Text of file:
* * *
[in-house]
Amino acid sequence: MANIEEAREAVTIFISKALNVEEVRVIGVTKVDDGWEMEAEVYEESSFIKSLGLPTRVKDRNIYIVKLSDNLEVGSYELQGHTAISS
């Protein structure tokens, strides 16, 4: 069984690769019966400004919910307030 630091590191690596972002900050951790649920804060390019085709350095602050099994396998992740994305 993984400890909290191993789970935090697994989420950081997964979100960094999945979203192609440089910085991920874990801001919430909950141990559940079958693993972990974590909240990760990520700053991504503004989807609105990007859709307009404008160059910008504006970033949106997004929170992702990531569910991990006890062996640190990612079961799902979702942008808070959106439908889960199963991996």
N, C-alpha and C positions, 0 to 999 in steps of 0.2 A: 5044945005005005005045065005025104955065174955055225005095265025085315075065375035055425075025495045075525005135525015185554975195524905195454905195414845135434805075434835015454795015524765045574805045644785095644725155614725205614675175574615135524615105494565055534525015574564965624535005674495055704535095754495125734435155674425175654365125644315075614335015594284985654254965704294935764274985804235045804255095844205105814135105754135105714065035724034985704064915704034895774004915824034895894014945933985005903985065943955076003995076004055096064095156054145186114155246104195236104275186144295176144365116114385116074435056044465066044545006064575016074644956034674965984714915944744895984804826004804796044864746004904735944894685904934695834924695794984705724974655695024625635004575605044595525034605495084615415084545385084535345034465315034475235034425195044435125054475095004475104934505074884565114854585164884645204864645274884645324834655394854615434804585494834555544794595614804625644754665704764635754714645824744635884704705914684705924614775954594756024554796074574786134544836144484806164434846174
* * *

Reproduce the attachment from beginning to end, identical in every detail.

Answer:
[in-house]
Amino acid sequence: MANIEEAREAVTIFISKALNVEEVRVIGVTKVDDGWEMEAEVYEESSFIKSLGLPTRVKDRNIYIVKLSDNLEVGSYELQGHTAISS
């Protein structure tokens, strides 16, 4: 069984690769019966400004919910307030 630091590191690596972002900050951790649920804060390019085709350095602050099994396998992740994305 993984400890909290191993789970935090697994989420950081997964979100960094999945979203192609440089910085991920874990801001919430909950141990559940079958693993972990974590909240990760990520700053991504503004989807609105990007859709307009404008160059910008504006970033949106997004929170992702990531569910991990006890062996640190990612079961799902979702942008808070959106439908889960199963991996």
N, C-alpha and C positions, 0 to 999 in steps of 0.2 A: 5044945005005005005045065005025104955065174955055225005095265025085315075065375035055425075025495045075525005135525015185554975195524905195454905195414845135434805075434835015454795015524765045574805045644785095644725155614725205614675175574615135524615105494565055534525015574564965624535005674495055704535095754495125734435155674425175654365125644315075614335015594284985654254965704294935764274985804235045804255095844205105814135105754135105714065035724034985704064915704034895774004915824034895894014945933985005903985065943955076003995076004055096064095156054145186114155246104195236104275186144295176144365116114385116074435056044465066044545006064575016074644956034674965984714915944744895984804826004804796044864746004904735944894685904934695834924695794984705724974655695024625635004575605044595525034605495084615415084545385084535345034465315034475235034425195044435125054475095004475104934505074884565114854585164884645204864645274884645324834655394854615434804585494834555544794595614804625644754665704764635754714645824744635884704705914684705924614775954594756024554796074574786134544836144484806164434846174